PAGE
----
Using the bar on yourself is a little awkward but doable. I’d pick a lighter bar to start, most gyms have training bars ~15lbs, or 35lb. ones. In a tall kneeling position, with the bar 90* from your leg out to the side, use the thick end and roll it back and forth across your calf and upper achilles. I like to support under the shin and ankle so you don’t force your foot into excessive plantarflexion. Hope this description makes sense.

    todd.struble on #37744

    I thought I’d loop back and give an update. I started with an endurance coach with a sports MD background in December and their advice helped me return to training. 2 months later it feels pretty close to 100%; though that being said I haven’t been able to return to higher mileage weeks as unfortunately I developed sesamoiditis in my OTHER foot. Doh. I’m a bit demoralized but it feels like I’ll get over the sesamoiditis faster, as it feels far less chronic than the pain I was dealing with in November/December. I appreciated the advice; diligent foam rolling and calf stretching seemed to help.

    With all that said, if anyone else is working through it; it will get better, very slowly. What kept my fitness levels somewhat ok while recovering was fairly common sense in retrospect: See what I could tolerate without pain during or after a workout, and try to progress from there. For me, it was every-other-day running starting at 30 minutes, with a mix of inclined treadmill walks and swimming to keep some aerobic work without stressing my foot on other days. It’s taken months, not weeks to feel better.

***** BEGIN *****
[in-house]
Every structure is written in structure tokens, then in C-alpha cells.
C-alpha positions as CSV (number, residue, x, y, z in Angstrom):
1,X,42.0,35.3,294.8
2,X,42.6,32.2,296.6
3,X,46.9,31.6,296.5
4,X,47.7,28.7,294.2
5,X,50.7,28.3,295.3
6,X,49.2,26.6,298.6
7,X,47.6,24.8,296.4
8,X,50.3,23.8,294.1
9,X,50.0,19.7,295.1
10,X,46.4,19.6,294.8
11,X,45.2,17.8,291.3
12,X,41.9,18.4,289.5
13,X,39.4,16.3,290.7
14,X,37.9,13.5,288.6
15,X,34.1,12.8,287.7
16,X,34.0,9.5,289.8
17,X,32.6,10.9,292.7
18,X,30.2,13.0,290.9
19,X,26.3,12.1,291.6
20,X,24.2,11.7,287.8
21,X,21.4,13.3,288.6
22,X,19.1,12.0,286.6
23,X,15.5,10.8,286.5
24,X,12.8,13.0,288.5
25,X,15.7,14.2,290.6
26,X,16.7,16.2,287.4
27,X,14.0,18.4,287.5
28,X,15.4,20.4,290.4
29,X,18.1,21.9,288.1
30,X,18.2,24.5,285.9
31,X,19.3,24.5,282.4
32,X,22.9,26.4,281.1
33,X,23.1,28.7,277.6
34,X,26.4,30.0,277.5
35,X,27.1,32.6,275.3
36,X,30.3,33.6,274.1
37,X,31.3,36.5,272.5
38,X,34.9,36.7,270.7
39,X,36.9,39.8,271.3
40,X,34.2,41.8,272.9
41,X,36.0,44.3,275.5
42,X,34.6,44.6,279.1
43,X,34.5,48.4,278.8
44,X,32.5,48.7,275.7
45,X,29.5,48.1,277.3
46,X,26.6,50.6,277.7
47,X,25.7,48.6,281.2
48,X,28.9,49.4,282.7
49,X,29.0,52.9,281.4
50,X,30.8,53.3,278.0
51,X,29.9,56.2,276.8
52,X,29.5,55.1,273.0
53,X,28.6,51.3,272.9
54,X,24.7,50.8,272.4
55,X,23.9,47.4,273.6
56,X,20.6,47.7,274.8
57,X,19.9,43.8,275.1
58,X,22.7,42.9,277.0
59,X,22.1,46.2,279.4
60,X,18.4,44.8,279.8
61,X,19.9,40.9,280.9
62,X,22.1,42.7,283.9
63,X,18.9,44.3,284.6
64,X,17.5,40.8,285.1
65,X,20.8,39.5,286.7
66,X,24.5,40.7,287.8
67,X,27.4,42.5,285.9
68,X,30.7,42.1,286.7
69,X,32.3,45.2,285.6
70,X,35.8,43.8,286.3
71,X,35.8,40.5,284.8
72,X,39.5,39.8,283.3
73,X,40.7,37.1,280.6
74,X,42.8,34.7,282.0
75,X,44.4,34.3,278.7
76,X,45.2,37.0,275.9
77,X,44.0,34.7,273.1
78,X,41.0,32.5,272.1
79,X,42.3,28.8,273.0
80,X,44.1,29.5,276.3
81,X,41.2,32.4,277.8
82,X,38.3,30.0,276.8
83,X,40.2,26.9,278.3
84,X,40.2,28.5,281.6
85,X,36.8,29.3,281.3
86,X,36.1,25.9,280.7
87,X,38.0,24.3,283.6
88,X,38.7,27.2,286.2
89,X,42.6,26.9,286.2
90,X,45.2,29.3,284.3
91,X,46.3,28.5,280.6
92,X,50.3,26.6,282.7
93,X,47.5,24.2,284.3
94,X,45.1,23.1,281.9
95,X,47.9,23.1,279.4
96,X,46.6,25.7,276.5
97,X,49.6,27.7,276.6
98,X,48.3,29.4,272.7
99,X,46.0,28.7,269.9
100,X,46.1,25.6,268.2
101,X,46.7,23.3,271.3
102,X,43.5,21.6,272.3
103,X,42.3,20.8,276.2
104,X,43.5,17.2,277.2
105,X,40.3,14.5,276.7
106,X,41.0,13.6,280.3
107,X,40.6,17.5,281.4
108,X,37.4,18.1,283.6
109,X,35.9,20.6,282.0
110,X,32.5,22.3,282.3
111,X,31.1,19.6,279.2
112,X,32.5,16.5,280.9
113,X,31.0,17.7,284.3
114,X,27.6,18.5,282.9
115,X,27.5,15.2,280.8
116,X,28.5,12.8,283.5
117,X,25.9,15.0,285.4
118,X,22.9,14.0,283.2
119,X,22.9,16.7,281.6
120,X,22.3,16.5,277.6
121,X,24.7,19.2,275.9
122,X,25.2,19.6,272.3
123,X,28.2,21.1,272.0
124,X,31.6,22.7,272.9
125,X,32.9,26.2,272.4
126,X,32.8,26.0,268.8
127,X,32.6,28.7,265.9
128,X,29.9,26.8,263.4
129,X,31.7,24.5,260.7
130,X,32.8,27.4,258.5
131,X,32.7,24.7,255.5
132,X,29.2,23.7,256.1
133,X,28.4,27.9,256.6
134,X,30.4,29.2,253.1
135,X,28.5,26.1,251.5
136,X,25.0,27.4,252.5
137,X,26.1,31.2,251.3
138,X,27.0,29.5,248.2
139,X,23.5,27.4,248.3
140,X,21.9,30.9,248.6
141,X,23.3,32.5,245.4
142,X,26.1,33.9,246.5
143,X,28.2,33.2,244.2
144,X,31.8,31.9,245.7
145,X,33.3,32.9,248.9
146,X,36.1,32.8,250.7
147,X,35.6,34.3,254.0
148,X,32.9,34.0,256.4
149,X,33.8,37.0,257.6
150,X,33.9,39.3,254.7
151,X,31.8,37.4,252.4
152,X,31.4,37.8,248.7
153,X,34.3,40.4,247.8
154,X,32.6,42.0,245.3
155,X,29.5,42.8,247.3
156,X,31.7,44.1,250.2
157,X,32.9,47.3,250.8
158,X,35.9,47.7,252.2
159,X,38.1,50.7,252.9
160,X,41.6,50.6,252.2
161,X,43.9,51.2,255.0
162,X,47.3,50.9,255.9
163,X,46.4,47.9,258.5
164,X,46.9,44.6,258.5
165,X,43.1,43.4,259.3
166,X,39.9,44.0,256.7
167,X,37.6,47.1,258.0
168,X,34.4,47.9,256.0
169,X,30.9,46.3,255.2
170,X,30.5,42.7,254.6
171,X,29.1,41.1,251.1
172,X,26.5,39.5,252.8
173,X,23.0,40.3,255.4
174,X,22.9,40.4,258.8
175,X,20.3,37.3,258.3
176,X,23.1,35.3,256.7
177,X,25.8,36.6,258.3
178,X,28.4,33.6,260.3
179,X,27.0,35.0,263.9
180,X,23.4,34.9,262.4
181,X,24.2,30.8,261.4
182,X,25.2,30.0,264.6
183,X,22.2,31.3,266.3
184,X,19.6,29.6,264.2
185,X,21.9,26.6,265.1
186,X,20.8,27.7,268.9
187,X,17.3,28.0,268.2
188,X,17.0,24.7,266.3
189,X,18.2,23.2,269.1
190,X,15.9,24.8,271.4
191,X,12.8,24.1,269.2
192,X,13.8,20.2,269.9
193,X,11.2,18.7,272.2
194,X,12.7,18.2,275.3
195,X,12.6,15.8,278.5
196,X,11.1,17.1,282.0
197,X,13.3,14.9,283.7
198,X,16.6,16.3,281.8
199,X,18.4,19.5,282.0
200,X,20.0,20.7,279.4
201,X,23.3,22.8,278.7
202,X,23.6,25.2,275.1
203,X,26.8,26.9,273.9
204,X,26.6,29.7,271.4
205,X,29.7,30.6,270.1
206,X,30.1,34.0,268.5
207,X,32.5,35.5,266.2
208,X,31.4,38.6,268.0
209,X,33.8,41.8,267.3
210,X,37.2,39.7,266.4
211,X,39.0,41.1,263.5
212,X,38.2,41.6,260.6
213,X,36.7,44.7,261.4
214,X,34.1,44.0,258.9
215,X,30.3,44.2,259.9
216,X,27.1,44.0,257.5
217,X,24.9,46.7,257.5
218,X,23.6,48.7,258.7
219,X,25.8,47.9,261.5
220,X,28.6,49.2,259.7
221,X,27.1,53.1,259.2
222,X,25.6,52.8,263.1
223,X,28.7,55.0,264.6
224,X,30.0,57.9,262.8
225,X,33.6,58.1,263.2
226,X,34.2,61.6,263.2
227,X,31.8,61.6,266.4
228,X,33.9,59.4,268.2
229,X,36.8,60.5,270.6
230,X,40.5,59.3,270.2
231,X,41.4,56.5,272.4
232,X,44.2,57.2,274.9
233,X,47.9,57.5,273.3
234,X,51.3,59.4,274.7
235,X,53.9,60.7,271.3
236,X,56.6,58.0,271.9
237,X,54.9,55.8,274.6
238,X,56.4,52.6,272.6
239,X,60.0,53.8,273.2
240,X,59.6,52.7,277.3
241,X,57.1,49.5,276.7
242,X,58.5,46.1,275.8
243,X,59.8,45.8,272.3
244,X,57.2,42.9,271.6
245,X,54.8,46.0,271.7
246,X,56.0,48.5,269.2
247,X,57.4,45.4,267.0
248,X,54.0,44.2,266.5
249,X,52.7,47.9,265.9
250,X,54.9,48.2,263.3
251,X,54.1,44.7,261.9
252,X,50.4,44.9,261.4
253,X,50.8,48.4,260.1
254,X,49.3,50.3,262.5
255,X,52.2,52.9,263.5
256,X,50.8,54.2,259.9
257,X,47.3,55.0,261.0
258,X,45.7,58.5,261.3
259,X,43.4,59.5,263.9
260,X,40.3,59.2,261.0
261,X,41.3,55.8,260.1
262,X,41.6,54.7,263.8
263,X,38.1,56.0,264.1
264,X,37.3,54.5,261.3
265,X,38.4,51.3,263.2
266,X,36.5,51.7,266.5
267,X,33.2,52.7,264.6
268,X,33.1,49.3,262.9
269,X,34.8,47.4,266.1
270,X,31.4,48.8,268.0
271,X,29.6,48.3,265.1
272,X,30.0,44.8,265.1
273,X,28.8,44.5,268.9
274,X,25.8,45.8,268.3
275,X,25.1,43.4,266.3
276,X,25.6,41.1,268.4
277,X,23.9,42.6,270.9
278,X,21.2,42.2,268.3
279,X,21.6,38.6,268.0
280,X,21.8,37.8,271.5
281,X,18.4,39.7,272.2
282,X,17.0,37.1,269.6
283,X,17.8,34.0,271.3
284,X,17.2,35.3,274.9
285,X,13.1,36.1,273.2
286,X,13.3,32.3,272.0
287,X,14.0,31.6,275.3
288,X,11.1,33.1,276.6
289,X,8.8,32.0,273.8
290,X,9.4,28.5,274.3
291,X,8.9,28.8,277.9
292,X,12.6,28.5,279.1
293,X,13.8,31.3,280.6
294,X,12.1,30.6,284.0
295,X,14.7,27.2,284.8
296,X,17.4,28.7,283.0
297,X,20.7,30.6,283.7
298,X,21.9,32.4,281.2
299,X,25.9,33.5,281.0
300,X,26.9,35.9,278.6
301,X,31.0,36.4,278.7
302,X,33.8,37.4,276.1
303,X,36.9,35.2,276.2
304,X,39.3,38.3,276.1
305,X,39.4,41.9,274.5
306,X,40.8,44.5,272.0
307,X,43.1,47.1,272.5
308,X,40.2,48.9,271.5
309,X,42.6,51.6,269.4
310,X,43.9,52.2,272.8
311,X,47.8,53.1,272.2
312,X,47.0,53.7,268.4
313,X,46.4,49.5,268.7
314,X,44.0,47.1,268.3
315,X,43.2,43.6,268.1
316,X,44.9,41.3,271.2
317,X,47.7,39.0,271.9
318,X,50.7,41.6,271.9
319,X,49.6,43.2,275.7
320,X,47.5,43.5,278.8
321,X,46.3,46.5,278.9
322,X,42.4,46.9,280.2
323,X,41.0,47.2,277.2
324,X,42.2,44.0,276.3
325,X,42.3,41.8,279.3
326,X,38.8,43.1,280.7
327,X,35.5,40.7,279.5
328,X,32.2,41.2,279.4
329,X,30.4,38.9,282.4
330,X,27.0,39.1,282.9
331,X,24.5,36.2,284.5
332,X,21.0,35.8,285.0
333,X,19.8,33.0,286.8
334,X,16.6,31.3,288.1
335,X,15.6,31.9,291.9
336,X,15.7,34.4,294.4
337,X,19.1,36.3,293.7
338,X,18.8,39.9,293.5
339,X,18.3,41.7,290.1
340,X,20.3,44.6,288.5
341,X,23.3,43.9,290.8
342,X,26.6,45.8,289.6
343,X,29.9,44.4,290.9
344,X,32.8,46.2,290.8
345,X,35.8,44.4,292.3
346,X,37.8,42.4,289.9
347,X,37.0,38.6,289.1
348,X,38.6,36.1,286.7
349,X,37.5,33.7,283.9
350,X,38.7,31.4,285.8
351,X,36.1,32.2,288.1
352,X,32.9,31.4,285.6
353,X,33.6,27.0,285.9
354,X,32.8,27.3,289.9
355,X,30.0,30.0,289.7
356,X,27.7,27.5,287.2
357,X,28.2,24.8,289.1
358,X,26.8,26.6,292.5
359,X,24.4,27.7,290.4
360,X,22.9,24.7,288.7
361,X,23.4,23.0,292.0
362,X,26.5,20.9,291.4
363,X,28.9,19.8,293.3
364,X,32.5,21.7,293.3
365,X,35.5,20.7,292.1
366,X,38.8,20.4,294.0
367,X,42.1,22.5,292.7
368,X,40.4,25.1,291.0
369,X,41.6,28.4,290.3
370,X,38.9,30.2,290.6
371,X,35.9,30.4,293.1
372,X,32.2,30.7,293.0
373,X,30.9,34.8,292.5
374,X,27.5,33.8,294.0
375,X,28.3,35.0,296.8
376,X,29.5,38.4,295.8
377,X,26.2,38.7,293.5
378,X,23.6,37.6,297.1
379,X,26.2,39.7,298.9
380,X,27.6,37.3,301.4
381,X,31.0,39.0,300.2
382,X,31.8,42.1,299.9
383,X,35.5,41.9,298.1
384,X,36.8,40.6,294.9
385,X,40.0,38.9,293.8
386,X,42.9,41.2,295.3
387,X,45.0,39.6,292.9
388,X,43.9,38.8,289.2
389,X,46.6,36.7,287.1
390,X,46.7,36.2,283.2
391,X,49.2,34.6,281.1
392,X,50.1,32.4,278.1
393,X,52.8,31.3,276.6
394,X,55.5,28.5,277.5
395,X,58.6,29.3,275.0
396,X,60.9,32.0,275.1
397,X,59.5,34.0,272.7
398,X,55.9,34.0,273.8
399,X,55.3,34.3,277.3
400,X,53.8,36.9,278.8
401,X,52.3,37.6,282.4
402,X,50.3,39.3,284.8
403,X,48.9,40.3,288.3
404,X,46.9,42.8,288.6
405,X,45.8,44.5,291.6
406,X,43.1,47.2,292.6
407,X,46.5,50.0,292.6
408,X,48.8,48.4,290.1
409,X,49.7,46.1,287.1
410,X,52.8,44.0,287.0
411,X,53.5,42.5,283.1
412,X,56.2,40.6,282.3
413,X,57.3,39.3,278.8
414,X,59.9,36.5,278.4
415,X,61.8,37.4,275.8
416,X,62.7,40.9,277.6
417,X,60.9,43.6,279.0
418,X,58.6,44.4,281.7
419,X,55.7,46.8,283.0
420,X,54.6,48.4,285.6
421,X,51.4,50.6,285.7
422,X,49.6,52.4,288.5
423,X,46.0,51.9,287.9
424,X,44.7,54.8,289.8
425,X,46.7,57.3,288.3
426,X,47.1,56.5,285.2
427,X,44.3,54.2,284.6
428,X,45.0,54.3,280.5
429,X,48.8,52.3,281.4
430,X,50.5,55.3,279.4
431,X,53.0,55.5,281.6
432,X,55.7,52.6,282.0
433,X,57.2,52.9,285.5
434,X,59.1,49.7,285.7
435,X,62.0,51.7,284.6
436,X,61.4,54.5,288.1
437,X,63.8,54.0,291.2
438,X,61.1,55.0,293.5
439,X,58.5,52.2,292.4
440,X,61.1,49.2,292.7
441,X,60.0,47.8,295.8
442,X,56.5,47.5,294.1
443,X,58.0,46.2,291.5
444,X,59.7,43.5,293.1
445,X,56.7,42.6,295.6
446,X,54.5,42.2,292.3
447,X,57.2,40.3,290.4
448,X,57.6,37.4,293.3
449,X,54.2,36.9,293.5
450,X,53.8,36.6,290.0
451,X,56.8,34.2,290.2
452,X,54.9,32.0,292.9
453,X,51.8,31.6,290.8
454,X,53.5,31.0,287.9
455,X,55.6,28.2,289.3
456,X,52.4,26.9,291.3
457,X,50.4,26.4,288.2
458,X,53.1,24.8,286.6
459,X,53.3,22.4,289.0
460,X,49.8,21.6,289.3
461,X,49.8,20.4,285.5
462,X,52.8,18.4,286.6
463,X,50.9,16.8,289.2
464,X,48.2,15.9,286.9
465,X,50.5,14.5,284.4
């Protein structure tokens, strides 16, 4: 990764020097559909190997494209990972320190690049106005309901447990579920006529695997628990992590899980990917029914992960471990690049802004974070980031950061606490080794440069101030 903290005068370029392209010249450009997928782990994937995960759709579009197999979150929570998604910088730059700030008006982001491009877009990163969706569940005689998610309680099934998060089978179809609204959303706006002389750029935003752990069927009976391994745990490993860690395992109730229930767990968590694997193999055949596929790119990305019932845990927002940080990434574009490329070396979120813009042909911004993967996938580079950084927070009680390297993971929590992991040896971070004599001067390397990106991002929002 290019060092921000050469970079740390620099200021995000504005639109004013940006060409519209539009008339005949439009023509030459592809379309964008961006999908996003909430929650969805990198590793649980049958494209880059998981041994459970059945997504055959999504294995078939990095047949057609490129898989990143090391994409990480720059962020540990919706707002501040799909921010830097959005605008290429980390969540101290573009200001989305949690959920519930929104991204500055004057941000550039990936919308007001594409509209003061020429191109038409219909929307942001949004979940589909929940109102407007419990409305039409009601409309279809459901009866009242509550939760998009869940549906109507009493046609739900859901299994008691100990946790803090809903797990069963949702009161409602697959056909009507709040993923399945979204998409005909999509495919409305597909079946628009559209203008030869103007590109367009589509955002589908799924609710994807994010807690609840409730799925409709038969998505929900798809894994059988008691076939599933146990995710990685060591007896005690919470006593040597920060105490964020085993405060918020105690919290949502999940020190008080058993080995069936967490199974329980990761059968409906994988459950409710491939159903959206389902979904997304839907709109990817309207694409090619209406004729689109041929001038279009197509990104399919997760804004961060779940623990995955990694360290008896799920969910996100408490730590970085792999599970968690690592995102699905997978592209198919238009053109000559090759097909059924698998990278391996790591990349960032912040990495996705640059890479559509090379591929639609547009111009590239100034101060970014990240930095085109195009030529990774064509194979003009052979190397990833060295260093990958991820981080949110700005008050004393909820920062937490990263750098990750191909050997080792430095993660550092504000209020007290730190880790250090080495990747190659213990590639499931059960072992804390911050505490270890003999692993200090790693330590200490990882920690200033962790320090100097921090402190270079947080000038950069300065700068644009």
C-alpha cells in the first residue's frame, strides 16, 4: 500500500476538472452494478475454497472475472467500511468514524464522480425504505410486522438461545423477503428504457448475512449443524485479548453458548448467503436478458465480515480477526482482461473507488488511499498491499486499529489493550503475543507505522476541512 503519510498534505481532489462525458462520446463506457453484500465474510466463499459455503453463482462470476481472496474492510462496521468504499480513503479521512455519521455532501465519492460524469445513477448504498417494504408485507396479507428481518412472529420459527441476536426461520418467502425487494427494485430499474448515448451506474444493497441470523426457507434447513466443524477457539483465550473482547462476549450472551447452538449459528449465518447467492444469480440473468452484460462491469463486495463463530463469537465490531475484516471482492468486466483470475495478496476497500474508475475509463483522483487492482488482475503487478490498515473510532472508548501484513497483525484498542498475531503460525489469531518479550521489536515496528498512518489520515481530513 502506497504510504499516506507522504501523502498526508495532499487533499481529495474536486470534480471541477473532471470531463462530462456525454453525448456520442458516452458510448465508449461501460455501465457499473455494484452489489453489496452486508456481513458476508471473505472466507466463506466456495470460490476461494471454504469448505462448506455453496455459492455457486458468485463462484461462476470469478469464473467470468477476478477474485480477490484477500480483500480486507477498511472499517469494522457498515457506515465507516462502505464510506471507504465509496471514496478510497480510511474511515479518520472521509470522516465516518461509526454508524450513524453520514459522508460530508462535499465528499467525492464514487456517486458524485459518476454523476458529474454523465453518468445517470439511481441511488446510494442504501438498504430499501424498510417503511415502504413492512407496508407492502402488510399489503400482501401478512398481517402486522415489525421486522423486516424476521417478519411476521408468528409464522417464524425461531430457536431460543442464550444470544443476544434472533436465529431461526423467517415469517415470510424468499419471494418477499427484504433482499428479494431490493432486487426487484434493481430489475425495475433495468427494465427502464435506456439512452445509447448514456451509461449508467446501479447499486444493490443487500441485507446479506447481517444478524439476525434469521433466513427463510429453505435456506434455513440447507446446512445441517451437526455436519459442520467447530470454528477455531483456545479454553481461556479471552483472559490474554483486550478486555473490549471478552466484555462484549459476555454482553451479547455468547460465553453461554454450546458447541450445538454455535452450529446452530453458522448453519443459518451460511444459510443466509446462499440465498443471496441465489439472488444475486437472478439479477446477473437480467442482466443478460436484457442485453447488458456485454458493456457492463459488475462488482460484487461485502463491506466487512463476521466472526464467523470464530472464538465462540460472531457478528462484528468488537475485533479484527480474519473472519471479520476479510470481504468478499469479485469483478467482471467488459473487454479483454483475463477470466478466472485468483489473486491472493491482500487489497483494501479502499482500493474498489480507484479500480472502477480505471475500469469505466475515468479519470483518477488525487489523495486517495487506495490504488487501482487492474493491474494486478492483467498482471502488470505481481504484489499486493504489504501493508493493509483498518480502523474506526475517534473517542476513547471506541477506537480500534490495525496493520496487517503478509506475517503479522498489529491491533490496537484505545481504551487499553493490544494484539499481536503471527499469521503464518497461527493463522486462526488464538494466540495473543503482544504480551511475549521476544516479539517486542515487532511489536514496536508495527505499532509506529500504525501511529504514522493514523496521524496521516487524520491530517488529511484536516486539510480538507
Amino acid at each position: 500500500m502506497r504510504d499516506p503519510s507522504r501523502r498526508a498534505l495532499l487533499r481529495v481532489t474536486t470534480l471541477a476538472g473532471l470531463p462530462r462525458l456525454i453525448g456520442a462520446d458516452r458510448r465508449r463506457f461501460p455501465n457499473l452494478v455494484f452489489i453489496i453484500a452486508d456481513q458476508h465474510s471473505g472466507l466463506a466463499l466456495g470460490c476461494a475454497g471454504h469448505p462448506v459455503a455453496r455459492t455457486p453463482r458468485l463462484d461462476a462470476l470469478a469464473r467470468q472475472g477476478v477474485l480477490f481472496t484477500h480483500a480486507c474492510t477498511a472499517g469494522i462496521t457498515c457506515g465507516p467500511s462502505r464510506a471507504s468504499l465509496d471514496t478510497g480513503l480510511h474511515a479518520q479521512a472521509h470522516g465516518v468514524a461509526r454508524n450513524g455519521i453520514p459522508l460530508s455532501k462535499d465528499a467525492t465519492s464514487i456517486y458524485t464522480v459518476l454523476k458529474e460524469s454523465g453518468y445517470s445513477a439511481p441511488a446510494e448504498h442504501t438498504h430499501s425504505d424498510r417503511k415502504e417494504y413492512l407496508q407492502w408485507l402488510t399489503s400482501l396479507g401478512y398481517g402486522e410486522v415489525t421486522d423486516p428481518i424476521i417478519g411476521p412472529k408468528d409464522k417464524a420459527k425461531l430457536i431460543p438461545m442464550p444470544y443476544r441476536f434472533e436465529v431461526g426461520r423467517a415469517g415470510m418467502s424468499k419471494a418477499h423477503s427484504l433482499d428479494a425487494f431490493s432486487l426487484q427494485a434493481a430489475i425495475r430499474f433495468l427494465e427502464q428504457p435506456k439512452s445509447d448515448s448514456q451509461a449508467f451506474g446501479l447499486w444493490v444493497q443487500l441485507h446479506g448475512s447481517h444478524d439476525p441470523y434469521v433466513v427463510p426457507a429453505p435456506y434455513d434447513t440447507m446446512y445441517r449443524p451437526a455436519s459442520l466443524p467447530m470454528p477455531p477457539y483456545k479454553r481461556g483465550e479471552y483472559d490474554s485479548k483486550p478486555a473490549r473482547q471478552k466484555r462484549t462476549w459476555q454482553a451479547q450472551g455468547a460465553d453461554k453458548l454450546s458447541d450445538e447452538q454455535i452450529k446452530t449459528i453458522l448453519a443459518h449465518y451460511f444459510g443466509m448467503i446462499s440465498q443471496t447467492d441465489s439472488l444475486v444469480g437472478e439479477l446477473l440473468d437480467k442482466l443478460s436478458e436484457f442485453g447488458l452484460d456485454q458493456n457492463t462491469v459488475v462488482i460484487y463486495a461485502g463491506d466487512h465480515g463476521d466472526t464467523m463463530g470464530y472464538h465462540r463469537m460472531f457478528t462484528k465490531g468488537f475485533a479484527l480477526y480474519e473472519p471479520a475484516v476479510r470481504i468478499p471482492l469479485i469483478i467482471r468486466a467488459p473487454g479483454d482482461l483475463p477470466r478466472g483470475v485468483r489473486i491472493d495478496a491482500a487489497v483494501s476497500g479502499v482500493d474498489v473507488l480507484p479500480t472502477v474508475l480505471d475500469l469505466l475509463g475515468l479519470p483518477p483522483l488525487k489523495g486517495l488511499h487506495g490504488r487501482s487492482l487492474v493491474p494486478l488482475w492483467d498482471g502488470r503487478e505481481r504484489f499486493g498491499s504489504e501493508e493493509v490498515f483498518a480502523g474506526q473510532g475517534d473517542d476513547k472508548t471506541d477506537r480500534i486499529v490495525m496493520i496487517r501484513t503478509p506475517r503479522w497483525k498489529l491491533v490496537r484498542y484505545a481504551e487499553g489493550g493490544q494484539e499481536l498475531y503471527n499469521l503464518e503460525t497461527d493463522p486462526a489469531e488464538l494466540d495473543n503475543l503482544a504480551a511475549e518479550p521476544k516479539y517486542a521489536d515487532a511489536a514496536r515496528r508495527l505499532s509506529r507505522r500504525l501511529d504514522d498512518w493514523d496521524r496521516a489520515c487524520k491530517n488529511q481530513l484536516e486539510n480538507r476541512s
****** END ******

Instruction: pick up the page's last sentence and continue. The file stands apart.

I don’t know if it warrants a different thread but the sesamoiditis seems to have me back in the same position though. I’m a bit unsure of what aggravated my “good” foot since I was doing very low volume running, but here we are. Perhaps a change in gait or other subconscious correcting?

    Reed on #31960